While it would be wrong to blame Macron – who let's not forget has only been in power 18 months – for the inequalities and struggles that have fed the violence, the former Rothschild banker has become the focal point of their hatred.

Some politicians and academics also lay the blame squarely at his feet.

Leftist deputy François Ruffin, who famously clashed with Macron in the car park of a whirlpool factory during the election campaign called for Macron to quit before he leaves the country “mad with rage.”

“The pride of the President of the Republic, his deafness, his obstinacy, his lack of concession are a machine of hatred,” said Ruffin, before coming under fire for suggesting the head of state “would end up like Kennedy”.

Such is the hatred that the “yellow vests” may not be easily calmed. While they might not get Macron's head, they at least want him on his knees.

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Is France’s ‘yellow vest’ movement really on its way back?

Nearly two years since 'yellow-vest' protesters flooded the streets, the signature gilets jaunes have become a rare sight in France. With a comeback announced on September 12th, what is left of the movement that shook France?

Is France's 'yellow vest' movement really on its way back?
Yellow vest protests in Paris in 2019. Photo: AFP

When Priscillia Ludosky put on a yellow vest for the first time and headed out to the Champs Elysées to protest, she had no idea that nearly 300,000 people would do the same.

It was November 17th, 2018, the first 'yellow vest' protest in the capital and the birth of a mass-movement so large that its vows to overthrow French President Emmanuel Macron’s government seemed, for a moment, credible. 

Nearly two years later, Macron is still president – and aiming for reelection – while the ‘yellow vest’ movement has all but disappeared from the public eye.

“It’s been a long time since I wore the yellow vest,” Priscillia Ludosky, founder and leading figure of the movement, told The Local.

She had not left the movement, but said she was less active than she had been.

“I'm less on-the-ground than I used to. The pandemic put the brakes on most things,” she said.

Despite France's rising coronavirus rates, the 'yellow vests' have declared a comeback protest on September 12th, promising to “never give up”.


But with the protests before lockdown gathering only a fraction of the numbers they once rallied, how much is there really left of the 'yellow vests'?

“The movement is much smaller, much less active, and much more divided than it was at the outset,” historian Sylvain Boulouque told The Local.

Boulouque has followed the movement from the beginning and has written the book Mensonges en gilet jaune (Lies in yellow vests), about the role social media and fake news played in fuelling the 'yellow vests' anger.

When the ‘yellow vests’ first spiralled into a national mass-movement, their rallying cry “Macron demission !” (Macron resign) was the one ringing the loudest, and it was also one of the few demands that all of the ‘yellow vests’ could unite behind.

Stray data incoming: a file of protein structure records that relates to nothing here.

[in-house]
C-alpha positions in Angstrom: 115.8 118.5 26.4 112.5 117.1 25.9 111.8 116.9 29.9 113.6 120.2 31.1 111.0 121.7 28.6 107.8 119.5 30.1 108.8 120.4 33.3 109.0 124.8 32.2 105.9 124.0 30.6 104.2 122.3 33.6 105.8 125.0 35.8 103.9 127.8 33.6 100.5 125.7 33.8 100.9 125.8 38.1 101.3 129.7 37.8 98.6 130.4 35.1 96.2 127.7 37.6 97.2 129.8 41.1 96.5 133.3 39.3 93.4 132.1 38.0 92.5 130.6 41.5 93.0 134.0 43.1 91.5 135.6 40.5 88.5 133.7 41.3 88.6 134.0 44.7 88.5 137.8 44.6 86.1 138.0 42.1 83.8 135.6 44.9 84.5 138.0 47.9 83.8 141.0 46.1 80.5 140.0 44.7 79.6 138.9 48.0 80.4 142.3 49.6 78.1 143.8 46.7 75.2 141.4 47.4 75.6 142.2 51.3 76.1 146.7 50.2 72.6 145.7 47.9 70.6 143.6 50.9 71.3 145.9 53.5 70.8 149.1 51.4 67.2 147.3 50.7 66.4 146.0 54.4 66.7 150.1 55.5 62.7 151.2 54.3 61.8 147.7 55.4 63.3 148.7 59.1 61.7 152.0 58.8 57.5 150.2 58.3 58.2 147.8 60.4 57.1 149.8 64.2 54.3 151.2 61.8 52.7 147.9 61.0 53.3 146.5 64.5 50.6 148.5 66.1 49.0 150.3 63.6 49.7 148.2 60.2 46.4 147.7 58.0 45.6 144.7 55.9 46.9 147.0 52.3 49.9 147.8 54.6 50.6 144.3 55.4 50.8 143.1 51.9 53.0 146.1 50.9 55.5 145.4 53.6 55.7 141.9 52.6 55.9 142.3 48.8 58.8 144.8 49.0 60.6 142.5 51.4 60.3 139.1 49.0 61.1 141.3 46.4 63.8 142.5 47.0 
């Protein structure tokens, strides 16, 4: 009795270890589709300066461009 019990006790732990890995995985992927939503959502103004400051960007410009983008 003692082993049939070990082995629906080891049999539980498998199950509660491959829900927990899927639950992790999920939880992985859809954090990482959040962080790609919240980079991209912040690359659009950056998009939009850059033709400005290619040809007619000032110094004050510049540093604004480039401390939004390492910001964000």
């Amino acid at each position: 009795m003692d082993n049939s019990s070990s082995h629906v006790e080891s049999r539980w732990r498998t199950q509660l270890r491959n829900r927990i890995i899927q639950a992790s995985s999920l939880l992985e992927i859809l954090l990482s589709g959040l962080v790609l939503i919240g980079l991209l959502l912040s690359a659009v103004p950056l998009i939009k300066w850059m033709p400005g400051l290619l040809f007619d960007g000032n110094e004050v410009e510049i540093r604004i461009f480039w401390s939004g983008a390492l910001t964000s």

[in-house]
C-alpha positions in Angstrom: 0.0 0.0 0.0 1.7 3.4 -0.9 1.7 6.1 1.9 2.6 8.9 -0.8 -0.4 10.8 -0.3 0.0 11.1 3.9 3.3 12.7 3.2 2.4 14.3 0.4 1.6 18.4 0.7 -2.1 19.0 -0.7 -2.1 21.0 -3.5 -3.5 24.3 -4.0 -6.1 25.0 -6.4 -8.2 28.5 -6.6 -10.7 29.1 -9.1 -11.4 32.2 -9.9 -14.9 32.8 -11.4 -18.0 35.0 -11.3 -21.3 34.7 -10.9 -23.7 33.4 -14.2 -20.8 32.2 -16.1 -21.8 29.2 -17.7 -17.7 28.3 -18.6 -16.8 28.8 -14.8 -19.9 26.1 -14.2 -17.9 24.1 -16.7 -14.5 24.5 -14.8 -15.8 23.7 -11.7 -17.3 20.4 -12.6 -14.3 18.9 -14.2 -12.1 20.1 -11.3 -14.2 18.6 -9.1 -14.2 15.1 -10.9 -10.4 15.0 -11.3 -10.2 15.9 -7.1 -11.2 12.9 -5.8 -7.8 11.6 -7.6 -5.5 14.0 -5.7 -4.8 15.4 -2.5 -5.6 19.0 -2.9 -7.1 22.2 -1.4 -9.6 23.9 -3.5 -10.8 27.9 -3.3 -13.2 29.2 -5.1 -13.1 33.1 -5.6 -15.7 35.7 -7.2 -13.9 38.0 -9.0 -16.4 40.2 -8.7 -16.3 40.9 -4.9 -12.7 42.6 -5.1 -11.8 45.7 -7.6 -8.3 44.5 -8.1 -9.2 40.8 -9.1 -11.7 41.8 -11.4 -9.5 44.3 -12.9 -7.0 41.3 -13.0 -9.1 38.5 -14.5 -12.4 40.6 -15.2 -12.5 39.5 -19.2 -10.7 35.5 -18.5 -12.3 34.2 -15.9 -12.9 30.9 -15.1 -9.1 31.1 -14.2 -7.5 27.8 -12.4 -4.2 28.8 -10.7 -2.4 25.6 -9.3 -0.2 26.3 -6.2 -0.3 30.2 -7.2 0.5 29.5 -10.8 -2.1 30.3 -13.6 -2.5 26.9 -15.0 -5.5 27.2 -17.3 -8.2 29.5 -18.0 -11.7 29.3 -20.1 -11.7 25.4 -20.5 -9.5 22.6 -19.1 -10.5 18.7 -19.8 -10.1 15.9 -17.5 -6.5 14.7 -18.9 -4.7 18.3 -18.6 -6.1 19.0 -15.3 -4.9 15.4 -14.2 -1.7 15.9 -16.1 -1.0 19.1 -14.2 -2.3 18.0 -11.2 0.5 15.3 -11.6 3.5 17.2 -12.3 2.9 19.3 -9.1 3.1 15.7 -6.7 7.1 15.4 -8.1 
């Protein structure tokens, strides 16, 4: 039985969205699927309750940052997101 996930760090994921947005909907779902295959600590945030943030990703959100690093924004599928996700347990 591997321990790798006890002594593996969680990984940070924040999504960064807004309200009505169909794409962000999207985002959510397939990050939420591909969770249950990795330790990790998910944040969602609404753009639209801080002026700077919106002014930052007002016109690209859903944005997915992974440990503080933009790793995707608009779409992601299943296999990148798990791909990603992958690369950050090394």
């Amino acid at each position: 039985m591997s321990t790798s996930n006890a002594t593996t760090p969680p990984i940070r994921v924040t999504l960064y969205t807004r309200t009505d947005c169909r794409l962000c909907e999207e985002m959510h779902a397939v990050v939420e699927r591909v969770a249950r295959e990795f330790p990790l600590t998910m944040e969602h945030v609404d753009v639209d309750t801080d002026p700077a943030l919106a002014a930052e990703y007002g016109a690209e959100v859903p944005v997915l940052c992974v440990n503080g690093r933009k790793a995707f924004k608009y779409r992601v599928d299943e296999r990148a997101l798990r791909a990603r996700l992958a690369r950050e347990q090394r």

“The movement spans all the way from the extreme-left to the extreme-right. There is no unity on the fundamental political questions,” Boulouque said.

The more time passed, the more the movement's internal divisions became clear. Today, Boulouque said, there was “a little bit of everything” left, and just keeping track of the movement had become a challenge.

“It’s so local that the demographic changes from town to town and week to week,” he said.

Among the extreme right-wing were a number of conspiracy theory believers, he said, including anti-mask activists who opposed the French government's new rules on masks.

Pro- and anti-masks was just the newest fault line dividing the 'yellow vests', Boulouque said.

“The pandemic will split them rather than reunite them,” he said.

‘Covid proved our points’

Seizing on the pandemic to re-mobilise the masses is what the still-active 'yellow vests' hope to do on September 12th.

Leading 'yellow vest' figure Jérôme Rodrigues. Photo: AFP

Jérôme Rodrigues, another ‘yellow vest’ leading figure, told Slate that the pandemic was their “best ally”.

“Covid proved our points about the degrading of the health system and the limits of the capitalist system,” Rodrigues said.

When the French government imposed a nationwide, strict lockdown in March, it was to save the hospitals in hard-hit areas such as Paris from the mounting pressure of a rapidly increasing patient flow. 

The lockdown, which lasted over two months, had a crippling impact on the economy and saw the government spend billions on emergency help schemes to prevent chain bankruptcies and mass layoffs. 

Despite the government's efforts to kickstart the economy, France’s unemployment rate is set to increase by 10 percent by the end of the year. Young people will be the worst affected, according to France’s national institute for statistics, Insee. Rodrigues predicted that the looming downturn would reaffirm people's faith in the 'yellow vest' movement.

“With the coming crisis, people who were doing well financially and who have never had a hard time are going to fall flat on their faces,” Rodrigues said.

'Yellow vest' leading figure Priscillia Ludosky has been participating in protests against police violence and in support of France's hospital sector the past months. Photo: AFP

'Sensationalist media'

Rodrigues became a symbol of the ‘yellow vests’ after he was hit in the eye by what he claimed to be an LBD rubber bullet fired by police (the police refute his accusation, but the authority overseeing the police has launched an investigation into the matter). 

Blinded in one eye, Rodrigues incorporated one of the most jarring features of the protests: their increasingly violent character. The recurring scenes of violence that dominated the protests contributed to the ‘yellow vests’ hogging headlines for months – not just in France, but across the world. 

Images of burning cars, police armed with rubber-bullet guns, violent fist-fights and black-clad protesters smashing ATMs with baseball bats shocked the world. 

But the violence also dominated the media coverage of the protests, which meant what the protesters were saying got less attention.